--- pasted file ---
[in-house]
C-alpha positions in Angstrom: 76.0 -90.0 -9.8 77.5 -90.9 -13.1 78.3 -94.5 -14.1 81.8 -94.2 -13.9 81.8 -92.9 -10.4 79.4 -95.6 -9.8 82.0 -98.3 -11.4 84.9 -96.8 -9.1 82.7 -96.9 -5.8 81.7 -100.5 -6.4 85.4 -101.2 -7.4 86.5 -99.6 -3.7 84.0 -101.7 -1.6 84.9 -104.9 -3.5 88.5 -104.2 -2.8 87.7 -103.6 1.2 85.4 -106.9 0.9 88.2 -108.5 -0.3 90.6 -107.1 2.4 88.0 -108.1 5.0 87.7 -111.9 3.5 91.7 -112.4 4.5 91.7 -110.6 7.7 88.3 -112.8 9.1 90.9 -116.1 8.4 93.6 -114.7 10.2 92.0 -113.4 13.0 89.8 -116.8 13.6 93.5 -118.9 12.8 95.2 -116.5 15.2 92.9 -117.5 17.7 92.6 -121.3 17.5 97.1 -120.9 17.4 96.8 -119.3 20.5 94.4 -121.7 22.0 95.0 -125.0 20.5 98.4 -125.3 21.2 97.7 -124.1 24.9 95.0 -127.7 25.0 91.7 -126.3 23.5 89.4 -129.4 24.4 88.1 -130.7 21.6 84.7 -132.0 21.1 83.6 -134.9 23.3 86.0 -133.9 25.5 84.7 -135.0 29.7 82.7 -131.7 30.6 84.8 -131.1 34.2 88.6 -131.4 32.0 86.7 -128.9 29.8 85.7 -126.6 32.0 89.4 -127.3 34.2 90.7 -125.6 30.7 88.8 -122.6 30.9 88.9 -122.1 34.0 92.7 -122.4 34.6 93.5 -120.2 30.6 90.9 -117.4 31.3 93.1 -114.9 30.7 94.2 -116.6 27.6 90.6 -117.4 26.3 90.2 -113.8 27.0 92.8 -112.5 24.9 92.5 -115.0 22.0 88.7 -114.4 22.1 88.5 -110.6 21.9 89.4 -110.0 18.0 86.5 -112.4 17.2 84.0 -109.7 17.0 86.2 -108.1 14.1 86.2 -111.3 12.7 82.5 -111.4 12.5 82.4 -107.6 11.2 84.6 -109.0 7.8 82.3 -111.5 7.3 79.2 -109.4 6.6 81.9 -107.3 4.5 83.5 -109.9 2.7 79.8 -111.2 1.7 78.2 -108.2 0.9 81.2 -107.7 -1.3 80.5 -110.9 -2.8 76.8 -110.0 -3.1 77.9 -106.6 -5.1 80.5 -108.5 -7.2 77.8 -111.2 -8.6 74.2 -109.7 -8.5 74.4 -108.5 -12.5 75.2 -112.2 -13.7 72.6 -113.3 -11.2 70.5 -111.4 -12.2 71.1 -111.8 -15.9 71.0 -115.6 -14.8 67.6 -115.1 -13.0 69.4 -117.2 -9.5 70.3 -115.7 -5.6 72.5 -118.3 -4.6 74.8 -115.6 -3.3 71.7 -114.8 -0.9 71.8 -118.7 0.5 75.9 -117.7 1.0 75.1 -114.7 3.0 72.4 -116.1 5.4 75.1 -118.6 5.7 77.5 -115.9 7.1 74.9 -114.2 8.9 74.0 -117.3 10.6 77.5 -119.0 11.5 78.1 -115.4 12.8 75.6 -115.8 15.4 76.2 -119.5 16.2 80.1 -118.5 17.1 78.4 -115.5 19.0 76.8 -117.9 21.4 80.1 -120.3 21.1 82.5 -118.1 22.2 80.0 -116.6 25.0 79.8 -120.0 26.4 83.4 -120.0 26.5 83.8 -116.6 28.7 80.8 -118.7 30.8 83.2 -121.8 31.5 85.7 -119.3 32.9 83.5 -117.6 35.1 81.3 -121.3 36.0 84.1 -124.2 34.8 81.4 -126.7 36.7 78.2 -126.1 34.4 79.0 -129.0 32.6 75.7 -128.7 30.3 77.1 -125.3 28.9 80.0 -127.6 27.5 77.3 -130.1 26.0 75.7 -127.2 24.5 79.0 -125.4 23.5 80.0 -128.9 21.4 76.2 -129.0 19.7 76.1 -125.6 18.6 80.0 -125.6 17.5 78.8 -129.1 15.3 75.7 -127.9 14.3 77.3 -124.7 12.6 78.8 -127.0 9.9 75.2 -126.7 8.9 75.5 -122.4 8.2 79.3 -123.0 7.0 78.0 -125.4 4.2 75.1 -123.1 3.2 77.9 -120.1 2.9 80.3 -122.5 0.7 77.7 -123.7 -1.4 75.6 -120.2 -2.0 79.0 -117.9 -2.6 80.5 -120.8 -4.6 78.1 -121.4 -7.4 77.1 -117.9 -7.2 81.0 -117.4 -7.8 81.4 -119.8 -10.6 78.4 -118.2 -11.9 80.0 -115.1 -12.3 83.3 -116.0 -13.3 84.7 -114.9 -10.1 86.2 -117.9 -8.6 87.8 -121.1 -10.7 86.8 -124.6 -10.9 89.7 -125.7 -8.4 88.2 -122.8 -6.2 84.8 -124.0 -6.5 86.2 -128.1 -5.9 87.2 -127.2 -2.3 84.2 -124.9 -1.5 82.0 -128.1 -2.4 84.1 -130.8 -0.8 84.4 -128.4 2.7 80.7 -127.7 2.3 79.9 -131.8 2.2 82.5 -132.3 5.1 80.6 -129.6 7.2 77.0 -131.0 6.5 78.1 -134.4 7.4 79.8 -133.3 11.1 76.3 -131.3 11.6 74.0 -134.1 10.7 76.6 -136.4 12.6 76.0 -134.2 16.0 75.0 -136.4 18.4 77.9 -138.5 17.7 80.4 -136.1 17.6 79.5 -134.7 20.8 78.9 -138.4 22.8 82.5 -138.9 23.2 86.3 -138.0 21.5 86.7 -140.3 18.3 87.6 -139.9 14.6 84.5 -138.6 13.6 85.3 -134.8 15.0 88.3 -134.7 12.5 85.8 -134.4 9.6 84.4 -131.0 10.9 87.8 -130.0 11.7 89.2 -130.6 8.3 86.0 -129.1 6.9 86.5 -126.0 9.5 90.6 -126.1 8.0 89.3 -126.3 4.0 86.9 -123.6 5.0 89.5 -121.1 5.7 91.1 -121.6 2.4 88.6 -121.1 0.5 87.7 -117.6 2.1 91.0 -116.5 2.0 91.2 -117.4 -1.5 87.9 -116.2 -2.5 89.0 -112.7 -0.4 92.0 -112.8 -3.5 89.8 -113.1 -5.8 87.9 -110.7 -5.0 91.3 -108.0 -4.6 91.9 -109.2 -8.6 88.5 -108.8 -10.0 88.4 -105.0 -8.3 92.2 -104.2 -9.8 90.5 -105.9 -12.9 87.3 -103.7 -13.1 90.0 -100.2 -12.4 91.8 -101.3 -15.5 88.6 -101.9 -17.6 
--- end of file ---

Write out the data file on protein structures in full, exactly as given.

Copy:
[in-house]
C-alpha positions in Angstrom: 76.0 -90.0 -9.8 77.5 -90.9 -13.1 78.3 -94.5 -14.1 81.8 -94.2 -13.9 81.8 -92.9 -10.4 79.4 -95.6 -9.8 82.0 -98.3 -11.4 84.9 -96.8 -9.1 82.7 -96.9 -5.8 81.7 -100.5 -6.4 85.4 -101.2 -7.4 86.5 -99.6 -3.7 84.0 -101.7 -1.6 84.9 -104.9 -3.5 88.5 -104.2 -2.8 87.7 -103.6 1.2 85.4 -106.9 0.9 88.2 -108.5 -0.3 90.6 -107.1 2.4 88.0 -108.1 5.0 87.7 -111.9 3.5 91.7 -112.4 4.5 91.7 -110.6 7.7 88.3 -112.8 9.1 90.9 -116.1 8.4 93.6 -114.7 10.2 92.0 -113.4 13.0 89.8 -116.8 13.6 93.5 -118.9 12.8 95.2 -116.5 15.2 92.9 -117.5 17.7 92.6 -121.3 17.5 97.1 -120.9 17.4 96.8 -119.3 20.5 94.4 -121.7 22.0 95.0 -125.0 20.5 98.4 -125.3 21.2 97.7 -124.1 24.9 95.0 -127.7 25.0 91.7 -126.3 23.5 89.4 -129.4 24.4 88.1 -130.7 21.6 84.7 -132.0 21.1 83.6 -134.9 23.3 86.0 -133.9 25.5 84.7 -135.0 29.7 82.7 -131.7 30.6 84.8 -131.1 34.2 88.6 -131.4 32.0 86.7 -128.9 29.8 85.7 -126.6 32.0 89.4 -127.3 34.2 90.7 -125.6 30.7 88.8 -122.6 30.9 88.9 -122.1 34.0 92.7 -122.4 34.6 93.5 -120.2 30.6 90.9 -117.4 31.3 93.1 -114.9 30.7 94.2 -116.6 27.6 90.6 -117.4 26.3 90.2 -113.8 27.0 92.8 -112.5 24.9 92.5 -115.0 22.0 88.7 -114.4 22.1 88.5 -110.6 21.9 89.4 -110.0 18.0 86.5 -112.4 17.2 84.0 -109.7 17.0 86.2 -108.1 14.1 86.2 -111.3 12.7 82.5 -111.4 12.5 82.4 -107.6 11.2 84.6 -109.0 7.8 82.3 -111.5 7.3 79.2 -109.4 6.6 81.9 -107.3 4.5 83.5 -109.9 2.7 79.8 -111.2 1.7 78.2 -108.2 0.9 81.2 -107.7 -1.3 80.5 -110.9 -2.8 76.8 -110.0 -3.1 77.9 -106.6 -5.1 80.5 -108.5 -7.2 77.8 -111.2 -8.6 74.2 -109.7 -8.5 74.4 -108.5 -12.5 75.2 -112.2 -13.7 72.6 -113.3 -11.2 70.5 -111.4 -12.2 71.1 -111.8 -15.9 71.0 -115.6 -14.8 67.6 -115.1 -13.0 69.4 -117.2 -9.5 70.3 -115.7 -5.6 72.5 -118.3 -4.6 74.8 -115.6 -3.3 71.7 -114.8 -0.9 71.8 -118.7 0.5 75.9 -117.7 1.0 75.1 -114.7 3.0 72.4 -116.1 5.4 75.1 -118.6 5.7 77.5 -115.9 7.1 74.9 -114.2 8.9 74.0 -117.3 10.6 77.5 -119.0 11.5 78.1 -115.4 12.8 75.6 -115.8 15.4 76.2 -119.5 16.2 80.1 -118.5 17.1 78.4 -115.5 19.0 76.8 -117.9 21.4 80.1 -120.3 21.1 82.5 -118.1 22.2 80.0 -116.6 25.0 79.8 -120.0 26.4 83.4 -120.0 26.5 83.8 -116.6 28.7 80.8 -118.7 30.8 83.2 -121.8 31.5 85.7 -119.3 32.9 83.5 -117.6 35.1 81.3 -121.3 36.0 84.1 -124.2 34.8 81.4 -126.7 36.7 78.2 -126.1 34.4 79.0 -129.0 32.6 75.7 -128.7 30.3 77.1 -125.3 28.9 80.0 -127.6 27.5 77.3 -130.1 26.0 75.7 -127.2 24.5 79.0 -125.4 23.5 80.0 -128.9 21.4 76.2 -129.0 19.7 76.1 -125.6 18.6 80.0 -125.6 17.5 78.8 -129.1 15.3 75.7 -127.9 14.3 77.3 -124.7 12.6 78.8 -127.0 9.9 75.2 -126.7 8.9 75.5 -122.4 8.2 79.3 -123.0 7.0 78.0 -125.4 4.2 75.1 -123.1 3.2 77.9 -120.1 2.9 80.3 -122.5 0.7 77.7 -123.7 -1.4 75.6 -120.2 -2.0 79.0 -117.9 -2.6 80.5 -120.8 -4.6 78.1 -121.4 -7.4 77.1 -117.9 -7.2 81.0 -117.4 -7.8 81.4 -119.8 -10.6 78.4 -118.2 -11.9 80.0 -115.1 -12.3 83.3 -116.0 -13.3 84.7 -114.9 -10.1 86.2 -117.9 -8.6 87.8 -121.1 -10.7 86.8 -124.6 -10.9 89.7 -125.7 -8.4 88.2 -122.8 -6.2 84.8 -124.0 -6.5 86.2 -128.1 -5.9 87.2 -127.2 -2.3 84.2 -124.9 -1.5 82.0 -128.1 -2.4 84.1 -130.8 -0.8 84.4 -128.4 2.7 80.7 -127.7 2.3 79.9 -131.8 2.2 82.5 -132.3 5.1 80.6 -129.6 7.2 77.0 -131.0 6.5 78.1 -134.4 7.4 79.8 -133.3 11.1 76.3 -131.3 11.6 74.0 -134.1 10.7 76.6 -136.4 12.6 76.0 -134.2 16.0 75.0 -136.4 18.4 77.9 -138.5 17.7 80.4 -136.1 17.6 79.5 -134.7 20.8 78.9 -138.4 22.8 82.5 -138.9 23.2 86.3 -138.0 21.5 86.7 -140.3 18.3 87.6 -139.9 14.6 84.5 -138.6 13.6 85.3 -134.8 15.0 88.3 -134.7 12.5 85.8 -134.4 9.6 84.4 -131.0 10.9 87.8 -130.0 11.7 89.2 -130.6 8.3 86.0 -129.1 6.9 86.5 -126.0 9.5 90.6 -126.1 8.0 89.3 -126.3 4.0 86.9 -123.6 5.0 89.5 -121.1 5.7 91.1 -121.6 2.4 88.6 -121.1 0.5 87.7 -117.6 2.1 91.0 -116.5 2.0 91.2 -117.4 -1.5 87.9 -116.2 -2.5 89.0 -112.7 -0.4 92.0 -112.8 -3.5 89.8 -113.1 -5.8 87.9 -110.7 -5.0 91.3 -108.0 -4.6 91.9 -109.2 -8.6 88.5 -108.8 -10.0 88.4 -105.0 -8.3 92.2 -104.2 -9.8 90.5 -105.9 -12.9 87.3 -103.7 -13.1 90.0 -100.2 -12.4 91.8 -101.3 -15.5 88.6 -101.9 -17.6 